Tech Industry

Networking newcomers leave old-timers in the dust

Given the market popularity of firms like Extreme and Foundry, it seems that for investors and some networking customers, the latest-and-greatest is much more enticing than the tried-and-true.

Cabletron Systems chief executive Piyush Patel can only look at the valuations of upstart networking competitors Extreme Networks, Foundry Networks, and Alteon WebSystems and shake his head.

Cabletron is celebrating its tenth year as a publicly traded company in one of the hottest portions of the technology market: Net-based networking equipment. Yet the newcomers are reaping the spoils of a stock market obsessed with everything Internet.

More fuel will be added to the fire this week. Extreme is expected to announce the results of a prosperous quarter tomorrow, while high-end start-up Sycamore Networks is scheduled to go public soon.

Thus Cabletron is surprisingly left with a market capitalization nearly half the size of Extreme's, which went public in April, and a third of the size of Foundry, which went public last month.

Why the discrepancy? To be sure, veteran firms like Cabletron, 3Com, and Newbridge Networks have come up short on earnings, gone through a few management changes, and grown at a slower-than-expected pace of late. But it seems that for investors and some networking customers, the latest-and-greatest is much more enticing than the tried-but-true.

"It's the shiny-new-thing theory and an indication of how interested people are on the Internet," said Bill Flanagan, program director of industry consulting firm NetReference. "3Com and Cabletron have proven what they can do. They're not as exciting as the unknown."

Others believe that a track record isn't valuable currency in the current market for networking stocks--unless, that is, you happen to be Cisco Systems.

"The market goes after growth and growth potential, and they see that Cabletron and 3Com have been at it for a while," said Argus Research networking analyst David Toung. "They've missed numbers on a few quarters and their inconsistency causes some concern. For investors, if you've been around for many years and have a track record, they can judge you by that."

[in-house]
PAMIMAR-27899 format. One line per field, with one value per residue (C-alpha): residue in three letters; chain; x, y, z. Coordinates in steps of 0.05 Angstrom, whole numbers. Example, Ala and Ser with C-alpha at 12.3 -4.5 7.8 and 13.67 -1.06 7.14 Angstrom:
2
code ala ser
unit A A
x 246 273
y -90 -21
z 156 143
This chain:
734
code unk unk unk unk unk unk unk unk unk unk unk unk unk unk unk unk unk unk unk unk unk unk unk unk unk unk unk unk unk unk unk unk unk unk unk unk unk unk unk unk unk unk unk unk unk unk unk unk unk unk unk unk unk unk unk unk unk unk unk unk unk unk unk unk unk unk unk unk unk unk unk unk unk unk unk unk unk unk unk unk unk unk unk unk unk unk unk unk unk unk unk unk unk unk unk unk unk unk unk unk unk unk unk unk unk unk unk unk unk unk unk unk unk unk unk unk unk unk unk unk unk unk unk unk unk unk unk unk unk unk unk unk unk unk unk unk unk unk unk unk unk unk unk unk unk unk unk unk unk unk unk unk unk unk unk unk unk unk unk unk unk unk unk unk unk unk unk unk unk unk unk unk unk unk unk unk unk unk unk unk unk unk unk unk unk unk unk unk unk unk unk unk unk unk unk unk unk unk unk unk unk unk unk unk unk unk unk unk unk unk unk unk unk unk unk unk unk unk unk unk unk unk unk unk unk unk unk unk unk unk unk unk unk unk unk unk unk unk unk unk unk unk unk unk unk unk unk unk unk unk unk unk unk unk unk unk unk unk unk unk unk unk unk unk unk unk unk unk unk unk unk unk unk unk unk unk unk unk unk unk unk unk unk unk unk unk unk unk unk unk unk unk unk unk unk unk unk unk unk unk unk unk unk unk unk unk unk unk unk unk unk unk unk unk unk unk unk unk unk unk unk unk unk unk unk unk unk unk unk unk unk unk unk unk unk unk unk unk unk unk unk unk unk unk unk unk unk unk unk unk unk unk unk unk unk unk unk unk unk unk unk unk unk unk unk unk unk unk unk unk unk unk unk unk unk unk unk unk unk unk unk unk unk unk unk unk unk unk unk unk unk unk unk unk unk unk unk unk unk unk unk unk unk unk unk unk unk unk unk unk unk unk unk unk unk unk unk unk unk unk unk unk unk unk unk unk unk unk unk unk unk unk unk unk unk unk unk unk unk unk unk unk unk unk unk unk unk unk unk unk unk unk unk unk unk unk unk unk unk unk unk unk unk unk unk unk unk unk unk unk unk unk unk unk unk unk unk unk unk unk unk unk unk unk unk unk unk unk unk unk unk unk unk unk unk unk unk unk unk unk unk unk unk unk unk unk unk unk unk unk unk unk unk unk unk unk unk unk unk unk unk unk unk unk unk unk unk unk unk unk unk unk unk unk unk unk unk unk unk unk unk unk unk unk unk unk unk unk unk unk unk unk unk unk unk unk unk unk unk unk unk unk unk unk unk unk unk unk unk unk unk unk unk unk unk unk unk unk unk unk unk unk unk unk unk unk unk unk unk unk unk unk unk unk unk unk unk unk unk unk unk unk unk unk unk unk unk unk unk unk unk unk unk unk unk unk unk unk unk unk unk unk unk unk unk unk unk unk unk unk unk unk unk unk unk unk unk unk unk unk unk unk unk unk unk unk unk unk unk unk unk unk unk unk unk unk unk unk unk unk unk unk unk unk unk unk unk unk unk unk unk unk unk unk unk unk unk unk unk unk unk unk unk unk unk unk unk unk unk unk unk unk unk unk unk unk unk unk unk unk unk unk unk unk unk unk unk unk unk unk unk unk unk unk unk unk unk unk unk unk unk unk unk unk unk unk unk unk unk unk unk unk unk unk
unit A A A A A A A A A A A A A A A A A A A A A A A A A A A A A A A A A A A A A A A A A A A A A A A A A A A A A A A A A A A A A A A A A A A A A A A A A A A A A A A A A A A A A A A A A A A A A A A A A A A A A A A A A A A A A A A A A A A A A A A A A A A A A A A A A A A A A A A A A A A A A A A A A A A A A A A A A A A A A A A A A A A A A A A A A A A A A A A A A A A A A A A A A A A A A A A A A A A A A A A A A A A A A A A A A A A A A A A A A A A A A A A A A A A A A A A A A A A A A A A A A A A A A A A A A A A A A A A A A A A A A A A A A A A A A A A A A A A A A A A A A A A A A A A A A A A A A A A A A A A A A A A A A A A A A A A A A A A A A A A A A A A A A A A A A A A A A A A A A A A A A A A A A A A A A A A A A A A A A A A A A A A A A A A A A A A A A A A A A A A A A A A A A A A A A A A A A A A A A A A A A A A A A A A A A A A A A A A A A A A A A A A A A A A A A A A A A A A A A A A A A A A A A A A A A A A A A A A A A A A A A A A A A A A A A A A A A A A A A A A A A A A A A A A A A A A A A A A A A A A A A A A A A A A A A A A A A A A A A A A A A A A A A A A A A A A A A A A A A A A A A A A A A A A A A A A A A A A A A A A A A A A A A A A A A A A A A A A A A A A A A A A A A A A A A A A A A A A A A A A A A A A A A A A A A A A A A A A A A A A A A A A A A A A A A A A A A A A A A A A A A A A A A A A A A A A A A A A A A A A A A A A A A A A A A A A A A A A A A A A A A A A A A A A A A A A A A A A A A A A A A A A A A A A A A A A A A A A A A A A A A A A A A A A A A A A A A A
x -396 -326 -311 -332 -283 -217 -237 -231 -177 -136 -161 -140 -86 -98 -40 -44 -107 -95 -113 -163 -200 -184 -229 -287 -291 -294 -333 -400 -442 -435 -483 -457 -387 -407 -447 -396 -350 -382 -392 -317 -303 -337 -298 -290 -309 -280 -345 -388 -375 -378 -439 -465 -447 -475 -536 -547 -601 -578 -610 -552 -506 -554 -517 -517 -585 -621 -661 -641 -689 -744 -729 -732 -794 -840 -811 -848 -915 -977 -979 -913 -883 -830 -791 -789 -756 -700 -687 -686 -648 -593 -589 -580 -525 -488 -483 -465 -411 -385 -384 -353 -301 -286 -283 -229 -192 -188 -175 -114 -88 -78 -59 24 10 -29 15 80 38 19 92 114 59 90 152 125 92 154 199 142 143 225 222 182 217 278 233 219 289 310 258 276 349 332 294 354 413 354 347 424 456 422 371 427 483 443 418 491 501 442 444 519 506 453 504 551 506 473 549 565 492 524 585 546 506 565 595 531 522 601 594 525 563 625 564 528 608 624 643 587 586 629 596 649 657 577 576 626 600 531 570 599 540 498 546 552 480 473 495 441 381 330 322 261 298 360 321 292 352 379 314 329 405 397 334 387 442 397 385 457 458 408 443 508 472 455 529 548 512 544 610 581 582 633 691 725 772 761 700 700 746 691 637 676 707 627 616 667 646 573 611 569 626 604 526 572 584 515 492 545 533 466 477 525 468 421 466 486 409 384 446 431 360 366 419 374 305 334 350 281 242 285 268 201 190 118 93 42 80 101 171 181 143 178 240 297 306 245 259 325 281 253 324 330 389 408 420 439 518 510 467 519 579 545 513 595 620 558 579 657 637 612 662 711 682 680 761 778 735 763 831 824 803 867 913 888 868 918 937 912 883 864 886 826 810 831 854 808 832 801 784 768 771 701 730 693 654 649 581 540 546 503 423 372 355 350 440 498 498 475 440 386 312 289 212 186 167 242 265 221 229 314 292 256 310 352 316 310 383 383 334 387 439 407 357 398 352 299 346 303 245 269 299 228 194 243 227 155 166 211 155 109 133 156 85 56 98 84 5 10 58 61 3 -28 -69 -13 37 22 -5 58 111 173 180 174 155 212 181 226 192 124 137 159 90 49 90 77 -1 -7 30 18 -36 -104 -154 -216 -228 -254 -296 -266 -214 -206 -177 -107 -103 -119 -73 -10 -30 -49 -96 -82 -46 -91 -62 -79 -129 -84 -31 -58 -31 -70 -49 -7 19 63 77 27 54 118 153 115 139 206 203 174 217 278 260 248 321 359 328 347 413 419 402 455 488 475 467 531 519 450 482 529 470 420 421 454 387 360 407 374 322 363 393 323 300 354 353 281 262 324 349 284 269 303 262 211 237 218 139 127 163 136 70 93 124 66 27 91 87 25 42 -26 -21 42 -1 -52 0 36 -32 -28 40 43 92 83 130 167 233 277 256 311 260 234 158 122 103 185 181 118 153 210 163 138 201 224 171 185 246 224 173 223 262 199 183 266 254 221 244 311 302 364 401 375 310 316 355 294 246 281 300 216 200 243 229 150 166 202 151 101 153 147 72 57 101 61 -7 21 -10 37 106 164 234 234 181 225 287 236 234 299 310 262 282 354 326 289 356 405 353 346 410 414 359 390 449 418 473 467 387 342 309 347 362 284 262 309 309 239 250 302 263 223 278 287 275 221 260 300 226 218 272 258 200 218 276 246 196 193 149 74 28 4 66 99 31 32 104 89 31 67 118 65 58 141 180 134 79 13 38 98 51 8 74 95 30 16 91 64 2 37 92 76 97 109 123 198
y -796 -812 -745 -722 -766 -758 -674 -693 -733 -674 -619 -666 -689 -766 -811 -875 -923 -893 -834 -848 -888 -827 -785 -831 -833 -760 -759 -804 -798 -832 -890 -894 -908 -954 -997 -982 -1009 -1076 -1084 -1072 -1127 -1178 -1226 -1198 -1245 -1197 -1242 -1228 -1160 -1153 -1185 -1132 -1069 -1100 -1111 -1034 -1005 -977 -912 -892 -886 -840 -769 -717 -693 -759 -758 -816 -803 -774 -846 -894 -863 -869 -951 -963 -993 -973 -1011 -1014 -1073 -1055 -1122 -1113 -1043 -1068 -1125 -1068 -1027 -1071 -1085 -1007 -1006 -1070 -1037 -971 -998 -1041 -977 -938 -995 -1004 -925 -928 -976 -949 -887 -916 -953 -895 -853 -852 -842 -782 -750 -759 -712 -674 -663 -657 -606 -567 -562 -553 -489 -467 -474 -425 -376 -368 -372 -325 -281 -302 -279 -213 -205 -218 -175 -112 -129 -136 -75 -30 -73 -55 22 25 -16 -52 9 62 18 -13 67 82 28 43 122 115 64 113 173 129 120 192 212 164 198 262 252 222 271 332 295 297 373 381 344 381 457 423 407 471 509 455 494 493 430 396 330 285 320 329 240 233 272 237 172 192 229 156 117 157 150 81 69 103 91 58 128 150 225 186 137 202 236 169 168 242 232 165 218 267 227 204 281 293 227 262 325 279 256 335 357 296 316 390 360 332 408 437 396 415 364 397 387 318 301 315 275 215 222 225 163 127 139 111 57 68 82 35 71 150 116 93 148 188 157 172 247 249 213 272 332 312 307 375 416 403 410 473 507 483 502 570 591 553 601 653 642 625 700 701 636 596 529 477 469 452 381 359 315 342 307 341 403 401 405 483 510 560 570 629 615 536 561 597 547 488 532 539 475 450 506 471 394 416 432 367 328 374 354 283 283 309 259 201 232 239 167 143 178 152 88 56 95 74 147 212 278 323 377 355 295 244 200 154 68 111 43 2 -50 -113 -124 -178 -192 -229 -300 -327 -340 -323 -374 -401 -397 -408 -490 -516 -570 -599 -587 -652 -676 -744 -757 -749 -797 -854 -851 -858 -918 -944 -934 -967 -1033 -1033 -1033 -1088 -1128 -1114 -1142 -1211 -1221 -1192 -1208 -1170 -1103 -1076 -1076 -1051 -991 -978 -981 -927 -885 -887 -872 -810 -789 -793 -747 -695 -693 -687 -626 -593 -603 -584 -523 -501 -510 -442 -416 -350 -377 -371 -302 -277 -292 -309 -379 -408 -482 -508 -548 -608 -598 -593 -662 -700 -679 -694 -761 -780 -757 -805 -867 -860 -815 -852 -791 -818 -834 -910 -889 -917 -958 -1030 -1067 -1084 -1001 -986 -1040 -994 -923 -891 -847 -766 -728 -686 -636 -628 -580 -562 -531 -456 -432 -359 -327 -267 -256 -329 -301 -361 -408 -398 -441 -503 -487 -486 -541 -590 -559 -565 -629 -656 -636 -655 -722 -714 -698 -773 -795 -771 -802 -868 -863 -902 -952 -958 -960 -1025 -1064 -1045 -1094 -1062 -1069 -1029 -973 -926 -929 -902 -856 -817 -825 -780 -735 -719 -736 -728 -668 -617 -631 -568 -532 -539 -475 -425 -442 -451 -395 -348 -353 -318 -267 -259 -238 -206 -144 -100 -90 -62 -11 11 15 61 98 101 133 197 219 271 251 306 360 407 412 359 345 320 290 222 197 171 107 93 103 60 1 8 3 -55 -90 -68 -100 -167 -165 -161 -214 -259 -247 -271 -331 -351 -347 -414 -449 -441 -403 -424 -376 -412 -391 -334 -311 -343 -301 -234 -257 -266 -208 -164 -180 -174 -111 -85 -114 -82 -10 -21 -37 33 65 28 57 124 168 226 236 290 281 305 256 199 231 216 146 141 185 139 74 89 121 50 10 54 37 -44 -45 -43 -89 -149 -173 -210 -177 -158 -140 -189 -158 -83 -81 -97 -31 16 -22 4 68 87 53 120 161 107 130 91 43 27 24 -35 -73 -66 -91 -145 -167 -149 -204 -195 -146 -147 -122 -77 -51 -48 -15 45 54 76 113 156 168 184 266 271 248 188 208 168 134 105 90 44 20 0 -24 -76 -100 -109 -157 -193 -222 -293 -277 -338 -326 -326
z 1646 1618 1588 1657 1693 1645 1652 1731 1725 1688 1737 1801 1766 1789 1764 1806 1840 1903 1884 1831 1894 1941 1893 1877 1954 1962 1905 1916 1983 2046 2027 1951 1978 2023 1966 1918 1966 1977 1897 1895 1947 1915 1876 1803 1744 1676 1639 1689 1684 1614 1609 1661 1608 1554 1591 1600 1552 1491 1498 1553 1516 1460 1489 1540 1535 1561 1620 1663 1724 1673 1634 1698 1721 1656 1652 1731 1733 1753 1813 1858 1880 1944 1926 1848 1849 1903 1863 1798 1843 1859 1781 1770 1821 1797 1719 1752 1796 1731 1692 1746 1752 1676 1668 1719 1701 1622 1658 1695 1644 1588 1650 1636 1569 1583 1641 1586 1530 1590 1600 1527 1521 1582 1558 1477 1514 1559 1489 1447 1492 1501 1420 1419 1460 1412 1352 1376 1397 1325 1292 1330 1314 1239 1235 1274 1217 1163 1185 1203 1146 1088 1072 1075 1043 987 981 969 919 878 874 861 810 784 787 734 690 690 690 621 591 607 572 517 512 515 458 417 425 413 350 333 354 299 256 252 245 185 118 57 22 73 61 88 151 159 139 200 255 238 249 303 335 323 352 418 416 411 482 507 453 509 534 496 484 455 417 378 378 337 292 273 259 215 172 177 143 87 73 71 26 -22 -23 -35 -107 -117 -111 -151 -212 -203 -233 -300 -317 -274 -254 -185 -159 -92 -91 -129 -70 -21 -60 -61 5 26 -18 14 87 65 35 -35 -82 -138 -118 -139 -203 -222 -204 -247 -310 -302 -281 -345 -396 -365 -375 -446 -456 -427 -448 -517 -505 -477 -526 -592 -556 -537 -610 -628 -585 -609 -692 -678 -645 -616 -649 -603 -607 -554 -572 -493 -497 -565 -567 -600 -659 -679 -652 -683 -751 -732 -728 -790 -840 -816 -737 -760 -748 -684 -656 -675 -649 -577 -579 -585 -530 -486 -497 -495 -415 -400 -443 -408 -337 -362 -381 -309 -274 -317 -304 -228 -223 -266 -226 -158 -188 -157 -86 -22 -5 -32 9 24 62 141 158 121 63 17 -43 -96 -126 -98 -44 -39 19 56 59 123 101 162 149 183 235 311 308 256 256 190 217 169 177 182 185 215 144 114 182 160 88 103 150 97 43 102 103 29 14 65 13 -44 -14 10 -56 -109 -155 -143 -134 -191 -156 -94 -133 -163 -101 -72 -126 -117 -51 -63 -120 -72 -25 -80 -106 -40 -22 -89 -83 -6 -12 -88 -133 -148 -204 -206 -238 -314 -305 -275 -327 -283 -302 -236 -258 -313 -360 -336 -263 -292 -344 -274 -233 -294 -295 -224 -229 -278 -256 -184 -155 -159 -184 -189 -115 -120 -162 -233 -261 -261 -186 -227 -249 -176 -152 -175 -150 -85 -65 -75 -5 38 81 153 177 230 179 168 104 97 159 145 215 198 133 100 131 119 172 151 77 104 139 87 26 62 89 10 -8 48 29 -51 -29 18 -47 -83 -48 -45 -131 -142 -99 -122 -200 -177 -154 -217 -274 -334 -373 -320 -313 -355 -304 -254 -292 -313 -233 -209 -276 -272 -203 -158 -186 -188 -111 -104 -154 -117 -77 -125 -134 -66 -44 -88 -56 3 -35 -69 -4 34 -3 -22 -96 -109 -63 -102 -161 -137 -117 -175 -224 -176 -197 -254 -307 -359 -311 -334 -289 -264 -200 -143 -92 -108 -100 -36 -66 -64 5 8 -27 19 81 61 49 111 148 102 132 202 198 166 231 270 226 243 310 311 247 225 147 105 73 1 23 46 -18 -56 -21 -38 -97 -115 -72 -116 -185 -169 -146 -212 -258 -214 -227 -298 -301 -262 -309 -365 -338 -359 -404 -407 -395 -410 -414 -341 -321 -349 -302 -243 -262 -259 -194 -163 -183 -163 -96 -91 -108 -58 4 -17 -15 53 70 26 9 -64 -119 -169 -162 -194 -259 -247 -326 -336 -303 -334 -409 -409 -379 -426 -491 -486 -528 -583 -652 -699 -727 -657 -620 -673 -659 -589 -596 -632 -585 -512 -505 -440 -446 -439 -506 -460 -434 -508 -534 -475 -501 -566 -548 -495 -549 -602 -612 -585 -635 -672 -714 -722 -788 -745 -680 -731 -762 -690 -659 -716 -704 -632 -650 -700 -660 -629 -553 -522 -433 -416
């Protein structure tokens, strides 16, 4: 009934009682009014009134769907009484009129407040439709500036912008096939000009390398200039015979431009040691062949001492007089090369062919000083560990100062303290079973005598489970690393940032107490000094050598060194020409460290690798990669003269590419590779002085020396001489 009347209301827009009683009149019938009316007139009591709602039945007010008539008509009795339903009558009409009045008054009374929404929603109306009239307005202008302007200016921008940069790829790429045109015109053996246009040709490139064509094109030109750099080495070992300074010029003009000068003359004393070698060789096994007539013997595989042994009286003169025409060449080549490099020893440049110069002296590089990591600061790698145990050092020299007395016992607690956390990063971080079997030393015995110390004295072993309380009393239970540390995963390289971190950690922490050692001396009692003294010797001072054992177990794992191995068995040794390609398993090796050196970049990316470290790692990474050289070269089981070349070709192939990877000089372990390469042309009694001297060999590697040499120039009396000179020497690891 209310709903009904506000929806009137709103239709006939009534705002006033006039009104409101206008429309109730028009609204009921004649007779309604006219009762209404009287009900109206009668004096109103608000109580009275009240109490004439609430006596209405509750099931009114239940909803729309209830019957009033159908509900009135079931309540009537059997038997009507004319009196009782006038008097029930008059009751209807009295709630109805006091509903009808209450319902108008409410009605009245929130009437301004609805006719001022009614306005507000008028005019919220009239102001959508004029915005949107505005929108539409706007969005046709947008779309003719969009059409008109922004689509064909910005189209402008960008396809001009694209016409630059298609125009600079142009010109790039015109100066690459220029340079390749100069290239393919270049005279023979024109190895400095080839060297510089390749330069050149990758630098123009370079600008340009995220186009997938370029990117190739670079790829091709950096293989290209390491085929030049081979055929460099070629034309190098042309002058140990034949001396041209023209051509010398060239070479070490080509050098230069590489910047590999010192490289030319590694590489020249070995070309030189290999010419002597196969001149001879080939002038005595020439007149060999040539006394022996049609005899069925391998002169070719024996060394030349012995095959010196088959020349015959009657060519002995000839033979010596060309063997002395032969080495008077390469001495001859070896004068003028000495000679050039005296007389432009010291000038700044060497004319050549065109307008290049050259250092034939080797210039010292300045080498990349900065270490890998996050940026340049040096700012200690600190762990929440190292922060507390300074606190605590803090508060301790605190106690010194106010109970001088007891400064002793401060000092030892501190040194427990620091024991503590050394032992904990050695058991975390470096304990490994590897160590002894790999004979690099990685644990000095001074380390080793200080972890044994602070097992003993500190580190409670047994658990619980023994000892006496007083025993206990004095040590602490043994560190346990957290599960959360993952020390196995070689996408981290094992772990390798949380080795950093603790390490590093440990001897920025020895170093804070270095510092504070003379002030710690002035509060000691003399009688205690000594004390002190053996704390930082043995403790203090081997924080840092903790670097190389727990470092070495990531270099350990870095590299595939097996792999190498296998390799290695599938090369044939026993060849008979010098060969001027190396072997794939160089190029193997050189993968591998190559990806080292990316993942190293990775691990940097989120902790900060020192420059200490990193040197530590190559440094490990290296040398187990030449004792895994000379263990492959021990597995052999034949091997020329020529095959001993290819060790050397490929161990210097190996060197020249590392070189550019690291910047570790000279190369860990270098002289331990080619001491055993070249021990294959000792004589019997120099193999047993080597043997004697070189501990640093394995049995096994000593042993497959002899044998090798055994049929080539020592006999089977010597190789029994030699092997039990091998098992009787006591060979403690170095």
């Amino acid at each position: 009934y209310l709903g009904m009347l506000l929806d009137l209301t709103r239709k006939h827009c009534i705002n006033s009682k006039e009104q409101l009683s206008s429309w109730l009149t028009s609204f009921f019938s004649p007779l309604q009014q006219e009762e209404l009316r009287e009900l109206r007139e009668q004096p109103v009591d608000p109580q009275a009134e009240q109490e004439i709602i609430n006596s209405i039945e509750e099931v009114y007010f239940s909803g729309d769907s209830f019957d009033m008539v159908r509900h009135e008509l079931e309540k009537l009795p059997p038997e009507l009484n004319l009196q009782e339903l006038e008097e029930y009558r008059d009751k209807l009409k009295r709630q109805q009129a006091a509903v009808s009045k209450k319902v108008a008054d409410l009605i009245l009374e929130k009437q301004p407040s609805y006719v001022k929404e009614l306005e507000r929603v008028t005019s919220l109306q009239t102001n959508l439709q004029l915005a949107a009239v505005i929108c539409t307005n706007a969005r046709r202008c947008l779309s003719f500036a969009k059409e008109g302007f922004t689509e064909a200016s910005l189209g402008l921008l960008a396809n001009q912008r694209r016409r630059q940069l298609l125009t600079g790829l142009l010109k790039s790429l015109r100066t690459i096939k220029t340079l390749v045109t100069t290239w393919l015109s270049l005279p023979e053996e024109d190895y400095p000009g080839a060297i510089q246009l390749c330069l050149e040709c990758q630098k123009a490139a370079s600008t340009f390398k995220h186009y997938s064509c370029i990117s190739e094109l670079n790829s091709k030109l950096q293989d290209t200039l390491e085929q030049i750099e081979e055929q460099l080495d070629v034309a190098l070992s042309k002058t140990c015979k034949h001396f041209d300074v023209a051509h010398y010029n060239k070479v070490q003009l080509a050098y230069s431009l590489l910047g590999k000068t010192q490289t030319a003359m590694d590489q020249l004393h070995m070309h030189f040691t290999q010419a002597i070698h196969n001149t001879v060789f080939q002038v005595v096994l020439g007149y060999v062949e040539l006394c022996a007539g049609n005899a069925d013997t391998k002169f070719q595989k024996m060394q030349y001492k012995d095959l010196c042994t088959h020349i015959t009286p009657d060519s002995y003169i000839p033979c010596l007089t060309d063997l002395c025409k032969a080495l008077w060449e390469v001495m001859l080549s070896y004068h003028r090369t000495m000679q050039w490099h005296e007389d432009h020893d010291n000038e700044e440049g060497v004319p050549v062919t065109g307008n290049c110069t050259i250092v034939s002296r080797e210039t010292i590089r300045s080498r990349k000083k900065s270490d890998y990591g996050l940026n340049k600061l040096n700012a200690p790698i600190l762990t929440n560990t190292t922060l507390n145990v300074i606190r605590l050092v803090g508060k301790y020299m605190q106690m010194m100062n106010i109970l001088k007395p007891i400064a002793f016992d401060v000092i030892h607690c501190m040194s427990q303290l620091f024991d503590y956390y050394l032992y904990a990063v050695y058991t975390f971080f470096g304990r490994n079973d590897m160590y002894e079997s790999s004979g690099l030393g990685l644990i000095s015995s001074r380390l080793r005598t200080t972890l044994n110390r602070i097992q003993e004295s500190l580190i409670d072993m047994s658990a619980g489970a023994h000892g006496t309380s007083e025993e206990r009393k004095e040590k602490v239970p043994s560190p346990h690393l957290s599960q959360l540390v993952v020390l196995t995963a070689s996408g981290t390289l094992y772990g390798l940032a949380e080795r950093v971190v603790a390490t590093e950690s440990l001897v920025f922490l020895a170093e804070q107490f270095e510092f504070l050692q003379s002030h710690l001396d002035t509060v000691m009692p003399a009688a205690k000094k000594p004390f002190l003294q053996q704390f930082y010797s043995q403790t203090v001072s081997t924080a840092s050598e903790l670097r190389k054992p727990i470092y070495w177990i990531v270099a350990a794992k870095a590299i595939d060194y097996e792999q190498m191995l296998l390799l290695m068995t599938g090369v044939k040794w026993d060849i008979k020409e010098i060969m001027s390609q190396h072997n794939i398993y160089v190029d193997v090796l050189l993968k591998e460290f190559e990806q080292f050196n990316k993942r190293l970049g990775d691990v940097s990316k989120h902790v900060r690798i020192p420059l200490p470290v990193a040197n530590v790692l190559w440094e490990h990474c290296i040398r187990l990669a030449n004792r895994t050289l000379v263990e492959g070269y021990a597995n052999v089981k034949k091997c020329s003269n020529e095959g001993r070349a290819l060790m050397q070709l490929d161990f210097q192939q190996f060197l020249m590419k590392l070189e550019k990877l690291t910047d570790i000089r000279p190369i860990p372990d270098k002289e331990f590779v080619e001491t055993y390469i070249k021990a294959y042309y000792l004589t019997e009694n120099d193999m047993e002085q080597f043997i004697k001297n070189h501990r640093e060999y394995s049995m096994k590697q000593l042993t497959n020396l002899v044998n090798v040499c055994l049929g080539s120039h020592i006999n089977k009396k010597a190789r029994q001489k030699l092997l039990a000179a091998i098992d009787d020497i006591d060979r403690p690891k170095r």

Foundry, Extreme, and Alteon build high-end switching devices for computer networks. Foundry now claims a market capitalization of $7.8 billion, while Extreme is now worth $4 billion. Alteon's market cap stands at around $3.2 billion.

In contrast, numbers for 3Com, Cabletron, and Newbridge aren't as impressive, even though they make the same type of equipment and have a more diverse product portfolio.

While 3Com's market cap is $9.6 billion, its stock has been mired in the 20s since the summer. Cabletron's market cap is a paltry $2.7 billion while its stock hovers around $15. It's the same story for Newbridge, valued at $3.8 billion.

On the other hand, high-flying Juniper Networks, a maker of an industrial-strength routing device that went public in June, has already achieved a market capitalization nearly equal to 3Com and Cabletron combined.

The booming market is of little solace to Cabletron's Patel, who could have been part of an IPO had he not sold his company, the former Yago Systems, to Cabletron last year.

"Foundry's [valuation] is obscene," said Patel, adding that Cabletron's revenue is three to four times higher than Foundry's.

Patel said he's hoping the networking success stories will drive more investor interest in networking firms in general, and in turn, help boost Cabletron's stock price.

"It's good for the industry," Patel said, referring to the success of his younger rivals. "I think start-ups tend to have a sexier story, but it can only help Cabletron."